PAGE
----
Atomic Blonde is a fast, fun, and completely explosive, unapologetic ode to the kind of stylised violence that gets our adrenaline pumping
If halfway through watching Atomic Blonde, the new, slick, action-filled, visceral, Charlize Theron vehicle, you feel a bit of déjà vu it is because the film is basically a remake of John Wick (2014), the Keanu Reeves instrument that revived his career as an action hero a few years ago; tailoring his talents to what the man is best: a blank face with the astonishing ability to turn grueling fights into balletic set pieces.
Directed by David Leitch, who was an un-credited, co-director for John Wick, Atomic Blonde is a fast, fun, and completely explosive, unapologetic ode to the kind of stylised violence that gets our adrenaline pumping in the cinema without weighing overly on our conscience.
If you are not in the mood for it, don’t watch. But for those who like the genre, this is one of the better films: following the path of pulpy violence adorned with some of the best fistfight action sequences seen recently on cinema.
The plot is convoluted but interesting enough, with Theron as Lorraine Broughton, an MI6 agent who is sent to Berlin in 1989 on the eve of the falling of the wall. She is possibly the toughest cookie (barring Reeves as John Wick) ever seen in the genre, unwavering as she weaves her way through the decadent underworld of Berlin, guided by her instincts and wits even as she is misguided by her fellow MI6 agent David Percival (James McAvoy), who has stayed just long enough in East Berlin to go thoroughly rogue.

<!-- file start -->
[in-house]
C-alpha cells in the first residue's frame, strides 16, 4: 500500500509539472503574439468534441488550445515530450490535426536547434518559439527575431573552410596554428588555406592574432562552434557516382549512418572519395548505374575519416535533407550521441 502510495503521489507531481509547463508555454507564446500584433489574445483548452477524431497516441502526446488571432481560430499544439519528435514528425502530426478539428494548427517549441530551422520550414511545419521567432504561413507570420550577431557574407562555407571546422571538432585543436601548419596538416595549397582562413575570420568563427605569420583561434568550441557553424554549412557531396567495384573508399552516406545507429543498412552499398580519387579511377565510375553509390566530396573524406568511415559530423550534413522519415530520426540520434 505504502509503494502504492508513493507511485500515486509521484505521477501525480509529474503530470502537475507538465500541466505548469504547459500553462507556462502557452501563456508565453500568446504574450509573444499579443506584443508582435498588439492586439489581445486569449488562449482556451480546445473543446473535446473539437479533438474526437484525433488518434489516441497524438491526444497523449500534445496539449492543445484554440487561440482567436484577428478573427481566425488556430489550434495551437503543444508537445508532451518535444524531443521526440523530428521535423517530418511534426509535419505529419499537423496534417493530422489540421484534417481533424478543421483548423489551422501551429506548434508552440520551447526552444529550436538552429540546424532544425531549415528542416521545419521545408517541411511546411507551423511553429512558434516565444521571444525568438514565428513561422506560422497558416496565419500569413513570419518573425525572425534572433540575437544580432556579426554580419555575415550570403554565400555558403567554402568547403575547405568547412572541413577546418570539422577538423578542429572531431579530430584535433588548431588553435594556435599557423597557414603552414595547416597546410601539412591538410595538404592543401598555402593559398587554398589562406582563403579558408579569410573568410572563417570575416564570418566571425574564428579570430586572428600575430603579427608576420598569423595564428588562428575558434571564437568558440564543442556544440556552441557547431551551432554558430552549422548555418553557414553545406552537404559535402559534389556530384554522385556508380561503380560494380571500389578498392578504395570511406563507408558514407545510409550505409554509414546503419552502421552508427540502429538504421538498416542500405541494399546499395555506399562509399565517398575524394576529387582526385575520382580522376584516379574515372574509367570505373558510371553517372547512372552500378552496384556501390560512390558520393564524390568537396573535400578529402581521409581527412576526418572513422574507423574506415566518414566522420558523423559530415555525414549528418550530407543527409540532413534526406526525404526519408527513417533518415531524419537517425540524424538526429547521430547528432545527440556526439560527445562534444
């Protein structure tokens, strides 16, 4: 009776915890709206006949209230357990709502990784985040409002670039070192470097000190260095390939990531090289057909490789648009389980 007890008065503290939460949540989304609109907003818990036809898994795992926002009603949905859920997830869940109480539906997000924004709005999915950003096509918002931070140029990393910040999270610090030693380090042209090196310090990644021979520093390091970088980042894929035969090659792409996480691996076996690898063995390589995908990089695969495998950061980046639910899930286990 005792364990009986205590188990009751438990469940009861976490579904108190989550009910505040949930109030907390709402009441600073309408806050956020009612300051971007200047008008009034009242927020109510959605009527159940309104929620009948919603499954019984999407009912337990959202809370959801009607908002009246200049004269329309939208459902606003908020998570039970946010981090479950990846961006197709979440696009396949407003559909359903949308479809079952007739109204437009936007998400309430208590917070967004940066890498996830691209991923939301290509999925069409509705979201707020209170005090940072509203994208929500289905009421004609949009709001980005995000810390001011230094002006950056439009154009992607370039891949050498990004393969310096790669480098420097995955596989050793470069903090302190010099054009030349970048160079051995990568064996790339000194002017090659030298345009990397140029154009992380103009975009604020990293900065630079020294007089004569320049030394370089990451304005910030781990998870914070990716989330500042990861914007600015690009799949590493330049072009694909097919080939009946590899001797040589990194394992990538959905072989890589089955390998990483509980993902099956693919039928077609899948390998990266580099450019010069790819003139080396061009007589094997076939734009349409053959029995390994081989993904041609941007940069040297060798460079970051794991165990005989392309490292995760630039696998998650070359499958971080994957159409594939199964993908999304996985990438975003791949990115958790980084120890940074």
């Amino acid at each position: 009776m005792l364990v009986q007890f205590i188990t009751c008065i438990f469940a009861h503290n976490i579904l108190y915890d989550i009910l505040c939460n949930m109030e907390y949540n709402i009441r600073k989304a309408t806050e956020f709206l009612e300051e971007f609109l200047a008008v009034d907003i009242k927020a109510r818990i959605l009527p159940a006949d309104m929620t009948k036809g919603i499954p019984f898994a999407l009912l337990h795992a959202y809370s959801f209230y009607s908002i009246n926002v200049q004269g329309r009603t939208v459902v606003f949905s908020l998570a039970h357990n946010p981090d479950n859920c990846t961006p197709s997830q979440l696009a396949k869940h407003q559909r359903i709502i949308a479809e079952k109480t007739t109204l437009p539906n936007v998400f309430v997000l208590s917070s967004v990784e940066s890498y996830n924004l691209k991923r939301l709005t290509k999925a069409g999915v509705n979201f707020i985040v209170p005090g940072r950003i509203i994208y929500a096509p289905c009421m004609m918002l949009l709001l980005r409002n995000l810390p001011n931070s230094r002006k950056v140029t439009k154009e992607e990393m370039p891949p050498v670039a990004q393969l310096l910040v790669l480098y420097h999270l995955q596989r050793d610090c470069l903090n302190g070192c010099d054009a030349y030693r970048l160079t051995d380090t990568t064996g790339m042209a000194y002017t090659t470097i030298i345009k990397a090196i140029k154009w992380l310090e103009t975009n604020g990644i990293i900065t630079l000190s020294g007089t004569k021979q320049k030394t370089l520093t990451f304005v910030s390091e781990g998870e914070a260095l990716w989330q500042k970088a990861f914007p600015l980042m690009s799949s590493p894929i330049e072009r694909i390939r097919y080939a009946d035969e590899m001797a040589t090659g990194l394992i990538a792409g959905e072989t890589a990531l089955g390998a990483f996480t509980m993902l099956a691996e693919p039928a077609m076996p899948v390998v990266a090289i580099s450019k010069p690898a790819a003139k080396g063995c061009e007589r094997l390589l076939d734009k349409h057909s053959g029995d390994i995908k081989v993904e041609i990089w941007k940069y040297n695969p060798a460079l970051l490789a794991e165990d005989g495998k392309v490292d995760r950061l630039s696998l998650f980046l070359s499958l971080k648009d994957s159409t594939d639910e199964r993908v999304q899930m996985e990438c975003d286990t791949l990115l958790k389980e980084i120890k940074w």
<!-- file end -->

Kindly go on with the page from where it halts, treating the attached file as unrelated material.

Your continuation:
The object of the mission – one that makes Broughton go atomic – is the recovery of a list taken from a murdered MI6 agent that, of course, has the name of every Western agent in the Soviet Union. Everyone is out to get it, for various purposes, and Theron’s motivations come into doubt as well when a double agent named Satchel is thought to be concealed within this now notorious list.
Theron is spectacular as Broughton, an elegant, hard as nails weapon with a bit of heart. Her character is totally flat, but her persona is not, with the same incredibly stylish construction that made Reeves’ John Wick so very popular.
Atomic Blonde was barred from theatres in Nepal by the censors due to its extreme, exhilarating action sequences, but also due to the prudishness of those who think that a lesbian love scene is somehow more “risqué” than a straight one. One can only imagine the looks on the faces of the censors while watching this wild, unapologetic film – but since you can choose for yourself as an adult, a decision that was, unfortunately, taken out of our hands, you can now make up your own mind.
Theron has set the tone for female action heroes without conceding her femininity. Now it remains to be seen if she herself and several others can follow and hold up in the footsteps of this particular, explosive, riveting, searingly memorable blonde.